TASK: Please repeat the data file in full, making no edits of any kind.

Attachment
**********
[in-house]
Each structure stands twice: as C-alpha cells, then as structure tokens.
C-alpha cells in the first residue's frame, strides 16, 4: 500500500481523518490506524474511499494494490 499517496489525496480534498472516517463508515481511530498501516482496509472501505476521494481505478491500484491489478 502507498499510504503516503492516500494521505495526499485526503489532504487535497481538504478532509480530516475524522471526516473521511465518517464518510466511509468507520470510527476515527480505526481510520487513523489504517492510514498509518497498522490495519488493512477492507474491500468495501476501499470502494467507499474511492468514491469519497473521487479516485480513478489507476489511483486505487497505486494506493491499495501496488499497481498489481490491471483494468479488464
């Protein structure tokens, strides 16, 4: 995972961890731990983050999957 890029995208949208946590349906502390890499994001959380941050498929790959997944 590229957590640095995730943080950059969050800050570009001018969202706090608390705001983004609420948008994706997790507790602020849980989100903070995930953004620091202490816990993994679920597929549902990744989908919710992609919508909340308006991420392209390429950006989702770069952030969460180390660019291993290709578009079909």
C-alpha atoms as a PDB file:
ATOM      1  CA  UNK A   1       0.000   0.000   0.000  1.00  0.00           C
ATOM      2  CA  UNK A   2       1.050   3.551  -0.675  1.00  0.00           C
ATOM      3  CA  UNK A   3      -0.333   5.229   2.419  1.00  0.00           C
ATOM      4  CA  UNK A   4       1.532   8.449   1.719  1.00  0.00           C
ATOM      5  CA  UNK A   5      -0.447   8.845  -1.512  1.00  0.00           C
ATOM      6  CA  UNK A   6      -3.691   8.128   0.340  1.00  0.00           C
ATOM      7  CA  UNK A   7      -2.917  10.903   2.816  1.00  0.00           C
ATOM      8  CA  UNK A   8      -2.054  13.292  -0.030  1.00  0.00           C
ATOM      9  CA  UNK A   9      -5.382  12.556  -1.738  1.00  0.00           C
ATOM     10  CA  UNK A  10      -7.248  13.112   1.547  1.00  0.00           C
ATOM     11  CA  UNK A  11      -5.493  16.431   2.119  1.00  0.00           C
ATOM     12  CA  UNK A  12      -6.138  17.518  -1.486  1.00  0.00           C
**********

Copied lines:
[in-house]
Each structure stands twice: as C-alpha cells, then as structure tokens.
C-alpha cells in the first residue's frame, strides 16, 4: 500500500481523518490506524474511499494494490 499517496489525496480534498472516517463508515481511530498501516482496509472501505476521494481505478491500484491489478 502507498499510504503516503492516500494521505495526499485526503489532504487535497481538504478532509480530516475524522471526516473521511465518517464518510466511509468507520470510527476515527480505526481510520487513523489504517492510514498509518497498522490495519488493512477492507474491500468495501476501499470502494467507499474511492468514491469519497473521487479516485480513478489507476489511483486505487497505486494506493491499495501496488499497481498489481490491471483494468479488464
């Protein structure tokens, strides 16, 4: 995972961890731990983050999957 890029995208949208946590349906502390890499994001959380941050498929790959997944 590229957590640095995730943080950059969050800050570009001018969202706090608390705001983004609420948008994706997790507790602020849980989100903070995930953004620091202490816990993994679920597929549902990744989908919710992609919508909340308006991420392209390429950006989702770069952030969460180390660019291993290709578009079909």
C-alpha atoms as a PDB file:
ATOM      1  CA  UNK A   1       0.000   0.000   0.000  1.00  0.00           C
ATOM      2  CA  UNK A   2       1.050   3.551  -0.675  1.00  0.00           C
ATOM      3  CA  UNK A   3      -0.333   5.229   2.419  1.00  0.00           C
ATOM      4  CA  UNK A   4       1.532   8.449   1.719  1.00  0.00           C
ATOM      5  CA  UNK A   5      -0.447   8.845  -1.512  1.00  0.00           C
ATOM      6  CA  UNK A   6      -3.691   8.128   0.340  1.00  0.00           C
ATOM      7  CA  UNK A   7      -2.917  10.903   2.816  1.00  0.00           C
ATOM      8  CA  UNK A   8      -2.054  13.292  -0.030  1.00  0.00           C
ATOM      9  CA  UNK A   9      -5.382  12.556  -1.738  1.00  0.00           C
ATOM     10  CA  UNK A  10      -7.248  13.112   1.547  1.00  0.00           C
ATOM     11  CA  UNK A  11      -5.493  16.431   2.119  1.00  0.00           C
ATOM     12  CA  UNK A  12      -6.138  17.518  -1.486  1.00  0.00           C